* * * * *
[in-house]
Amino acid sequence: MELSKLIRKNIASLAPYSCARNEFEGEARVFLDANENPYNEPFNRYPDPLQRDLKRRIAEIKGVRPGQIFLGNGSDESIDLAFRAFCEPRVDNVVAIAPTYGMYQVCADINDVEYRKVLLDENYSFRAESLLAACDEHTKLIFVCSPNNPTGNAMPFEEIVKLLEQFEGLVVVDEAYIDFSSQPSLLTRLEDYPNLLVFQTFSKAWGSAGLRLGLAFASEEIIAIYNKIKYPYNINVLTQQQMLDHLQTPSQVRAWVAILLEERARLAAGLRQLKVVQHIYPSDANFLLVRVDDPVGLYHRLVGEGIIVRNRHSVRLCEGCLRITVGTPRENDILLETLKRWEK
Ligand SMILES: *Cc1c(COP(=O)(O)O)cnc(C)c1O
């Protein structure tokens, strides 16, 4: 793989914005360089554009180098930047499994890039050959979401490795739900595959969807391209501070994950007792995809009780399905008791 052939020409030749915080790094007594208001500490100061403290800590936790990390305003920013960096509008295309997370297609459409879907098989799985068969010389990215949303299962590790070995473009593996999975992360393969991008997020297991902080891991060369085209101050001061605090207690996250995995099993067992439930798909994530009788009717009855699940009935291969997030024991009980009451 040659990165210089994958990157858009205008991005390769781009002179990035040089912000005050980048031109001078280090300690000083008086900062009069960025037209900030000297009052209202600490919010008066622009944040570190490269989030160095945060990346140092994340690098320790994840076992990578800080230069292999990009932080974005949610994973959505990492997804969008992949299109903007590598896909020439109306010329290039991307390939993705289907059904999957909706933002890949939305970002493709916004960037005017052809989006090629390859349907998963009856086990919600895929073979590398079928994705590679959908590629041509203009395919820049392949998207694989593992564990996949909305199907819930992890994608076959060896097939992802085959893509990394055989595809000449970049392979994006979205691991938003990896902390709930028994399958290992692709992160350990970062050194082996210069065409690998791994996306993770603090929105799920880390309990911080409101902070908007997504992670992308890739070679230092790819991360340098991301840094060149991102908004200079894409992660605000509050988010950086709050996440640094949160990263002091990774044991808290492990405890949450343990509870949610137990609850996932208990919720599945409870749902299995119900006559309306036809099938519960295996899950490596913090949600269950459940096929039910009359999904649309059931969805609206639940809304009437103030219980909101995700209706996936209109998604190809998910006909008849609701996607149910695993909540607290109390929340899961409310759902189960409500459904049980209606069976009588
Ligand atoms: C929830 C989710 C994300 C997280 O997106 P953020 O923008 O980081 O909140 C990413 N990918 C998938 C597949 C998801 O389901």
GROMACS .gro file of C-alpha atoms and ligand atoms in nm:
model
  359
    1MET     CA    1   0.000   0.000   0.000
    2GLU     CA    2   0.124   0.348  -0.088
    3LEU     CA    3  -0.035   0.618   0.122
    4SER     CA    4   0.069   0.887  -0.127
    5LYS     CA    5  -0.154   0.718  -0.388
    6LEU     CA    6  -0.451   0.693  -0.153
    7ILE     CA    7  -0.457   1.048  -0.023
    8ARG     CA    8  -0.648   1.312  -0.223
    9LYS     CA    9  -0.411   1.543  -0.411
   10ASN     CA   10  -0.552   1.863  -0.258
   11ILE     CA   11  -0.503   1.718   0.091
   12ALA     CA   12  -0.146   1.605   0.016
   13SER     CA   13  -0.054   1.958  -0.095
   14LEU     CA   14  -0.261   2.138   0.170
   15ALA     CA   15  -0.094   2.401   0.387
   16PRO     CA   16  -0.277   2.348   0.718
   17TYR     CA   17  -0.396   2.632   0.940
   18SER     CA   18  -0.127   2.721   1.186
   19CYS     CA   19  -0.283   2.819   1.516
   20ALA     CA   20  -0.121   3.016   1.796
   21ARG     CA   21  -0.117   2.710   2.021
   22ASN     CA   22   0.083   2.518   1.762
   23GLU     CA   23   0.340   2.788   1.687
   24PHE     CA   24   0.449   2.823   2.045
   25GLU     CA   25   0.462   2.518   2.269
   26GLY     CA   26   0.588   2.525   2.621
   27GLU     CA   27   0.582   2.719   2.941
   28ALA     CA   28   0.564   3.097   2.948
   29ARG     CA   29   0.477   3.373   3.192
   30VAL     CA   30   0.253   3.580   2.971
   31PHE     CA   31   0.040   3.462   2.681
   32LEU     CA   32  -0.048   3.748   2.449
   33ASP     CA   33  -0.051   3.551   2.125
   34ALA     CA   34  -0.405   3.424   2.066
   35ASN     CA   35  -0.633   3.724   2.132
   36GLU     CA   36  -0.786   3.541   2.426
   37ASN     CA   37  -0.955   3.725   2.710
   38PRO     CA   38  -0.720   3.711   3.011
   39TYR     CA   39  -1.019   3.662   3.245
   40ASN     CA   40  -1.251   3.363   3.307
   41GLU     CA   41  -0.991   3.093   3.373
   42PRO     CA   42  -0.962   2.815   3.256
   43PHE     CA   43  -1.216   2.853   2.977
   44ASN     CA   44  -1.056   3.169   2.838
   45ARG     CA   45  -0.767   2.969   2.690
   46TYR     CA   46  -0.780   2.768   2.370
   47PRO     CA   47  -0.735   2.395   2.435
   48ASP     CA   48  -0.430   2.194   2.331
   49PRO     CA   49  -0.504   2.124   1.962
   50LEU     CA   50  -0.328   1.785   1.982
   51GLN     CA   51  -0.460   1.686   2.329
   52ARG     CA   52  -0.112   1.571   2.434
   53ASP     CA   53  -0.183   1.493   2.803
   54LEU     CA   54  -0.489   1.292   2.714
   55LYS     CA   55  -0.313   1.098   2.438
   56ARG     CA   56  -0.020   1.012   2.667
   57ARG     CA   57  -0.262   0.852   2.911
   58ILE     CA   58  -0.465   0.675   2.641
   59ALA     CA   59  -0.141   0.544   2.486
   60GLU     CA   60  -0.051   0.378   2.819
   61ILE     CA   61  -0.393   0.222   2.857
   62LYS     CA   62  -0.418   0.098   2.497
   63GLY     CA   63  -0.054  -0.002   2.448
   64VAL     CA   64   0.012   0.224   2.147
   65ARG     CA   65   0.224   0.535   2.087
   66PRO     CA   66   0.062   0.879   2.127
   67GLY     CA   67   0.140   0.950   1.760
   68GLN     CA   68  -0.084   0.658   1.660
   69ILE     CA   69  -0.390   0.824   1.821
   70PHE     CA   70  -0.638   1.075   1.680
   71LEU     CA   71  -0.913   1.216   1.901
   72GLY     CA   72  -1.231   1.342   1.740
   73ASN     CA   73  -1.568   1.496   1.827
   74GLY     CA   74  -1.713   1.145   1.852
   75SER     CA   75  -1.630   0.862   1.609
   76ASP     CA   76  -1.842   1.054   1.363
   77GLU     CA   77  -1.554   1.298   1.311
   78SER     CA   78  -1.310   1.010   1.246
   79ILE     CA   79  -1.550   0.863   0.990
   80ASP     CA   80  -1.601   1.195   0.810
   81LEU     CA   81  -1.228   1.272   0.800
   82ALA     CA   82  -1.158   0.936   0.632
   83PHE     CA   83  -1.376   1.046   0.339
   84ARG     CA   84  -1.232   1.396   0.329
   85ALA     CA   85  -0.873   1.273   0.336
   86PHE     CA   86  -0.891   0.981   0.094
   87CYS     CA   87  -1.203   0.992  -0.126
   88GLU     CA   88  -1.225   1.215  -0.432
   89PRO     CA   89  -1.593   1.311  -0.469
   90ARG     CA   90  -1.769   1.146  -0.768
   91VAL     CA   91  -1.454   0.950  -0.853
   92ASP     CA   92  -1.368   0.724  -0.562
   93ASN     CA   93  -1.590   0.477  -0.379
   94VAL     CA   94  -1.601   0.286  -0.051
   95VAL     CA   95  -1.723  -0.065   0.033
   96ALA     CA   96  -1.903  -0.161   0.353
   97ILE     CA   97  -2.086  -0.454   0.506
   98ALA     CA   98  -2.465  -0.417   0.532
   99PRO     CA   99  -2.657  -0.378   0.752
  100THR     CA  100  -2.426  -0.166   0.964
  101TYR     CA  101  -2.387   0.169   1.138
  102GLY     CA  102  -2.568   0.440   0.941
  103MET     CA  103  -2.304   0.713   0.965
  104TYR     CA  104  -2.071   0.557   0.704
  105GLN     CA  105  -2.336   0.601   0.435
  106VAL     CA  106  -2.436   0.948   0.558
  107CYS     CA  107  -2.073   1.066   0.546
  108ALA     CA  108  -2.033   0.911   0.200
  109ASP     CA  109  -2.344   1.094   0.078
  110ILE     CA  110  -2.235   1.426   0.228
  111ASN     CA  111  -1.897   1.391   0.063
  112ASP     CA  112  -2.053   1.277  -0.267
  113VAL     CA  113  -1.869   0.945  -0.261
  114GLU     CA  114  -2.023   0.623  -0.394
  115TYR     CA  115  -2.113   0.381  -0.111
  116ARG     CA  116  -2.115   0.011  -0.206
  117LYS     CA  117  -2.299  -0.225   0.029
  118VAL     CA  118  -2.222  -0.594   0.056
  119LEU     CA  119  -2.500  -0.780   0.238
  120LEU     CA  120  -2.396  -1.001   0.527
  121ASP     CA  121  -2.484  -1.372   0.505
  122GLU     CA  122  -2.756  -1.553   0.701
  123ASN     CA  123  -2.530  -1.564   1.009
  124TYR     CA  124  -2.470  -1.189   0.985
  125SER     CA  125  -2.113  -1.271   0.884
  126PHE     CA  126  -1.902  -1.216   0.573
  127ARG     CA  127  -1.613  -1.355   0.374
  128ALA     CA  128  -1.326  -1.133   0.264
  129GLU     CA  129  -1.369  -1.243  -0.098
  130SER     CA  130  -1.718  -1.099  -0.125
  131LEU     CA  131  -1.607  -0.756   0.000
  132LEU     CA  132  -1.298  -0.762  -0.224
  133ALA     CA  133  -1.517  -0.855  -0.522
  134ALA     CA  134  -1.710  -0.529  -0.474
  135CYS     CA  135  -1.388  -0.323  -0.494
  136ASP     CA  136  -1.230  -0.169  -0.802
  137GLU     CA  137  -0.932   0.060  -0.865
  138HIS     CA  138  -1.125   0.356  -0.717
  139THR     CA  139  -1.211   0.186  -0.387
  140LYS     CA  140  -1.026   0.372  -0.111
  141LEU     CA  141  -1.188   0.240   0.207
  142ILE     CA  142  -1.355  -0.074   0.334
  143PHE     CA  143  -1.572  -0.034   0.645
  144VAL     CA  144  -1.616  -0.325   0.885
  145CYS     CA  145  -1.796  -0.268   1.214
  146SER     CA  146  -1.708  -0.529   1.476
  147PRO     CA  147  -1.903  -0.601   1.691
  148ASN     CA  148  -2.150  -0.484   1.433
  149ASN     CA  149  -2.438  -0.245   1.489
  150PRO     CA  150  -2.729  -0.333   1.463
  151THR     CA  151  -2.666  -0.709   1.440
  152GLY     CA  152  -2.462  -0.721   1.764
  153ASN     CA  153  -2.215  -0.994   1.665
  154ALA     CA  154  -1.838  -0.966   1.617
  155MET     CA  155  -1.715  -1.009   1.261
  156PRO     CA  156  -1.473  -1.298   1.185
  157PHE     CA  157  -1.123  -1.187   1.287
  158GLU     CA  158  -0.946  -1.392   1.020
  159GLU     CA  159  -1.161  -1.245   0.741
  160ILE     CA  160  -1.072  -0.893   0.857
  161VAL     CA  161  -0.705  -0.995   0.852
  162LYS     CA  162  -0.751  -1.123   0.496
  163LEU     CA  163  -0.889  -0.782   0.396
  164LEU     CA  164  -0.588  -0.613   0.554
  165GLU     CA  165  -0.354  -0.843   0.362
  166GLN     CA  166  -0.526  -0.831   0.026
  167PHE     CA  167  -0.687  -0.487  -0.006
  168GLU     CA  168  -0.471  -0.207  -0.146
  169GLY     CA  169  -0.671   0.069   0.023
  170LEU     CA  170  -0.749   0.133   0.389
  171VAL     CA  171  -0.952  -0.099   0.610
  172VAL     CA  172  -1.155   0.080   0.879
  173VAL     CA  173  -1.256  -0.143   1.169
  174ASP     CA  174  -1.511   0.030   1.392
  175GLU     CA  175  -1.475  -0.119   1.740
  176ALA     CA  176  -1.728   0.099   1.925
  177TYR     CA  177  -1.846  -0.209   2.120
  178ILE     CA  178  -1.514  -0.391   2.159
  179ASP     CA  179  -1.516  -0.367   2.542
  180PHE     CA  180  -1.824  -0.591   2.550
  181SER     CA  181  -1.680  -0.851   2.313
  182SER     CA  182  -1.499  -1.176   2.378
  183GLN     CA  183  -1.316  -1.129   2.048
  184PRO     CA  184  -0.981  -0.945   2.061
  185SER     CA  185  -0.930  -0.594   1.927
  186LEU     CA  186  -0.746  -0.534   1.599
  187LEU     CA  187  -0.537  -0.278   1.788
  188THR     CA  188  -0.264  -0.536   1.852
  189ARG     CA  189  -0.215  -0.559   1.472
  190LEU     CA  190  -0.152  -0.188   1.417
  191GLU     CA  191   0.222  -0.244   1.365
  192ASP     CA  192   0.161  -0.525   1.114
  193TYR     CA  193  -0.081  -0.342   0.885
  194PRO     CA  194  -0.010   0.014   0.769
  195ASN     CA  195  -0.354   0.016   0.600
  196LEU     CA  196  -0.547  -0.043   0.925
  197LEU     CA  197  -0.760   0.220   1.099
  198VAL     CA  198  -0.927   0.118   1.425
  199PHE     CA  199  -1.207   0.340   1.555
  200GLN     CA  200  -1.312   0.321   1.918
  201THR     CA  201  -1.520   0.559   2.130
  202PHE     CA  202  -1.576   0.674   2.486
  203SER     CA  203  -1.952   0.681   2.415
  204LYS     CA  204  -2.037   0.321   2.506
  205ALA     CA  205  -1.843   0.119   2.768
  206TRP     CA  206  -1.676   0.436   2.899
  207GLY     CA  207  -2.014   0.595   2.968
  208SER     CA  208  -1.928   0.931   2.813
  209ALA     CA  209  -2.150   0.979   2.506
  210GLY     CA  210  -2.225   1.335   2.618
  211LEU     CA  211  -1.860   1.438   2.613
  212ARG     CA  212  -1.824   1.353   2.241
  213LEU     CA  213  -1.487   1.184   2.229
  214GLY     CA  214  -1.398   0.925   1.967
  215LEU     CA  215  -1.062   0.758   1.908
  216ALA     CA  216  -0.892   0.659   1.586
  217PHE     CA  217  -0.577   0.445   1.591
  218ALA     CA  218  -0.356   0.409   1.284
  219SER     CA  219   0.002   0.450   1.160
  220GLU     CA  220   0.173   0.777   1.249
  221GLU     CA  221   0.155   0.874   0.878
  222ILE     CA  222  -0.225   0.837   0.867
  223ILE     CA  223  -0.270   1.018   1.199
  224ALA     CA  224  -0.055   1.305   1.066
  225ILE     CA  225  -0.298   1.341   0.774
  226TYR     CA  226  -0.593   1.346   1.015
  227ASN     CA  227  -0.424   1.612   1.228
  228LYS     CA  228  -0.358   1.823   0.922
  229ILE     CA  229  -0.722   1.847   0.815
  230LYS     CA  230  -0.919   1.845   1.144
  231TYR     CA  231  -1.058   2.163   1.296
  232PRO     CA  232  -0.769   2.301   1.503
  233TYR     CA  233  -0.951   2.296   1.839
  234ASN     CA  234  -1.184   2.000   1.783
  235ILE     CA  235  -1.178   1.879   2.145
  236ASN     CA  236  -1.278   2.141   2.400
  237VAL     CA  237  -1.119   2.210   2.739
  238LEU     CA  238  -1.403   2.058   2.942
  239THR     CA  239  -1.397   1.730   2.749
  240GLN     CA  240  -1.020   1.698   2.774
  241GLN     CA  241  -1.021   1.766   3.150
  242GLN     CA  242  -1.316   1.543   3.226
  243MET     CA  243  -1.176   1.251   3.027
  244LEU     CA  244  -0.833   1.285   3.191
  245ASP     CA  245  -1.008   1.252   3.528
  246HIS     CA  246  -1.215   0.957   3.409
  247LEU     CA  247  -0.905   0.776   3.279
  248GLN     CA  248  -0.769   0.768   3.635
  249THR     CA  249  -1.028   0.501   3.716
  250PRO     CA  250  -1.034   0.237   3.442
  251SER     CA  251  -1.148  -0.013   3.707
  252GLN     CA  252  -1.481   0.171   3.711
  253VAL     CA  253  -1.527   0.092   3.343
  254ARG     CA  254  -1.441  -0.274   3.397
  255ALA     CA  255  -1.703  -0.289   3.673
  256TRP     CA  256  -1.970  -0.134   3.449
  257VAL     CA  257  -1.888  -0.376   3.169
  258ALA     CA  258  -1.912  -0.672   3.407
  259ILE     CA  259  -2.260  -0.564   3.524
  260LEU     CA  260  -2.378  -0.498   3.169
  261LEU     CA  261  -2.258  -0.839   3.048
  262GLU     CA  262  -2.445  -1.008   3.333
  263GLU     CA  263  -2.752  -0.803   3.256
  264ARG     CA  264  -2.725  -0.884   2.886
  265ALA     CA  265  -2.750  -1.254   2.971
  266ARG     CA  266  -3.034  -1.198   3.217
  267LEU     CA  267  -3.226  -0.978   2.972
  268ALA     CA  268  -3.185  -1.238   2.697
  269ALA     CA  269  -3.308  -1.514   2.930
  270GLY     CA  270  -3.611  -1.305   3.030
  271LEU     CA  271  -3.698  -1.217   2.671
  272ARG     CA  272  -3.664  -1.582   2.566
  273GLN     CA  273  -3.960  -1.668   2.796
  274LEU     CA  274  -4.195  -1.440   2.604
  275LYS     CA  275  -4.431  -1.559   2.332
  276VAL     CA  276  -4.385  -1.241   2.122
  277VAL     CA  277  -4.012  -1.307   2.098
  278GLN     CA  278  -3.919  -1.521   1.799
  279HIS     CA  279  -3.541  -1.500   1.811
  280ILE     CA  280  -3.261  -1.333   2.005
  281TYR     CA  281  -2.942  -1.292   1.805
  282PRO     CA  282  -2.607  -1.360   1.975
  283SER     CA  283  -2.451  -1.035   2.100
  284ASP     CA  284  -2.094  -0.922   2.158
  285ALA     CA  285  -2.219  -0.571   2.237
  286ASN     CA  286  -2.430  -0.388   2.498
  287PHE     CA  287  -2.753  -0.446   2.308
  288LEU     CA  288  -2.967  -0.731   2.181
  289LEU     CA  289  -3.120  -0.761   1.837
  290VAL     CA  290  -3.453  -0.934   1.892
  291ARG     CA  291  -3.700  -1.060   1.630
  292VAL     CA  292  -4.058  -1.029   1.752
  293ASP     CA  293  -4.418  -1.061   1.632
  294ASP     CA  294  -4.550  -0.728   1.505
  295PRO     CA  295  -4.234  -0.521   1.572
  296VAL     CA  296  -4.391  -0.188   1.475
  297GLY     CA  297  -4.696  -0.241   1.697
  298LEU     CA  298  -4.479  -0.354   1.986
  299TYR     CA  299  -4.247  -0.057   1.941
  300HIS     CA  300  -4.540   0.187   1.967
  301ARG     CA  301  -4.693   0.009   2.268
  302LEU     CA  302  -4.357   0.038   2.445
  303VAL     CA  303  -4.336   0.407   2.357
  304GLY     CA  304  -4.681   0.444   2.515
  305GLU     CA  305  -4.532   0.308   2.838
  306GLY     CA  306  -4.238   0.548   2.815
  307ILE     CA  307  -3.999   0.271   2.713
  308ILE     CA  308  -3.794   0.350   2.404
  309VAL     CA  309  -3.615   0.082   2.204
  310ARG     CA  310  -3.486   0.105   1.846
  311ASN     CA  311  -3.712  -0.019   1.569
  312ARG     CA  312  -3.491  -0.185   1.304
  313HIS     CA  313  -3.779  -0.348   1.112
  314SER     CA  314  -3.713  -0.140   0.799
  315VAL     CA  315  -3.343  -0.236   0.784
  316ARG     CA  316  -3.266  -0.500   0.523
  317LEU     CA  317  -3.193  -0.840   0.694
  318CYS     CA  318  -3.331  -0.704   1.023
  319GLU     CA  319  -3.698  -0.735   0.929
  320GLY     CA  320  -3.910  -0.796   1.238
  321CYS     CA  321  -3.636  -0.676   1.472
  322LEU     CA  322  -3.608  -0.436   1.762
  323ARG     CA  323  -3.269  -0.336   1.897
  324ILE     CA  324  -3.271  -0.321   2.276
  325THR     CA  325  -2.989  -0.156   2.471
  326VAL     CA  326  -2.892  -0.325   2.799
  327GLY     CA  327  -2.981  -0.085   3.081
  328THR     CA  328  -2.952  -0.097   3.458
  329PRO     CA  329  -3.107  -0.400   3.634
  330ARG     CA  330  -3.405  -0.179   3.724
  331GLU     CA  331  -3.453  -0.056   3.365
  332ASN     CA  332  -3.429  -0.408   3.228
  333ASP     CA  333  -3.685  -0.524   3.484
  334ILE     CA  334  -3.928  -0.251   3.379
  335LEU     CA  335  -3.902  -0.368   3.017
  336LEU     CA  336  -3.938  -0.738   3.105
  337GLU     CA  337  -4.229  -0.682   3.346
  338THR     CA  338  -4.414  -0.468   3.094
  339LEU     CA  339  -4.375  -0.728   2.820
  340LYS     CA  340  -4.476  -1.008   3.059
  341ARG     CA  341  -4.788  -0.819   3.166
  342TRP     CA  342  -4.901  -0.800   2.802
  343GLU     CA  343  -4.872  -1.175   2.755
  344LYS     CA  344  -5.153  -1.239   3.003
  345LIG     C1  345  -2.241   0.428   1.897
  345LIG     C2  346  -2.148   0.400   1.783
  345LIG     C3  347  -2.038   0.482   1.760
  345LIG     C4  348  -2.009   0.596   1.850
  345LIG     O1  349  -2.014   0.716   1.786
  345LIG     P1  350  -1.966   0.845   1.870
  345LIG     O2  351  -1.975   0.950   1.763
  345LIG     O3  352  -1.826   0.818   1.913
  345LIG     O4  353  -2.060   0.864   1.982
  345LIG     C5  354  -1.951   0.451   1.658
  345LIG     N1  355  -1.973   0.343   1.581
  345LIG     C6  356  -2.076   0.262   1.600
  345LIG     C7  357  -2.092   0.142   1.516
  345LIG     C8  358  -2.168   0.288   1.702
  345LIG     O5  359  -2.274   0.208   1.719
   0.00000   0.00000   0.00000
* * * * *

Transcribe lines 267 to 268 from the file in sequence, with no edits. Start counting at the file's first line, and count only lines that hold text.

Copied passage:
  259ILE     CA  259  -2.260  -0.564   3.524
  260LEU     CA  260  -2.378  -0.498   3.169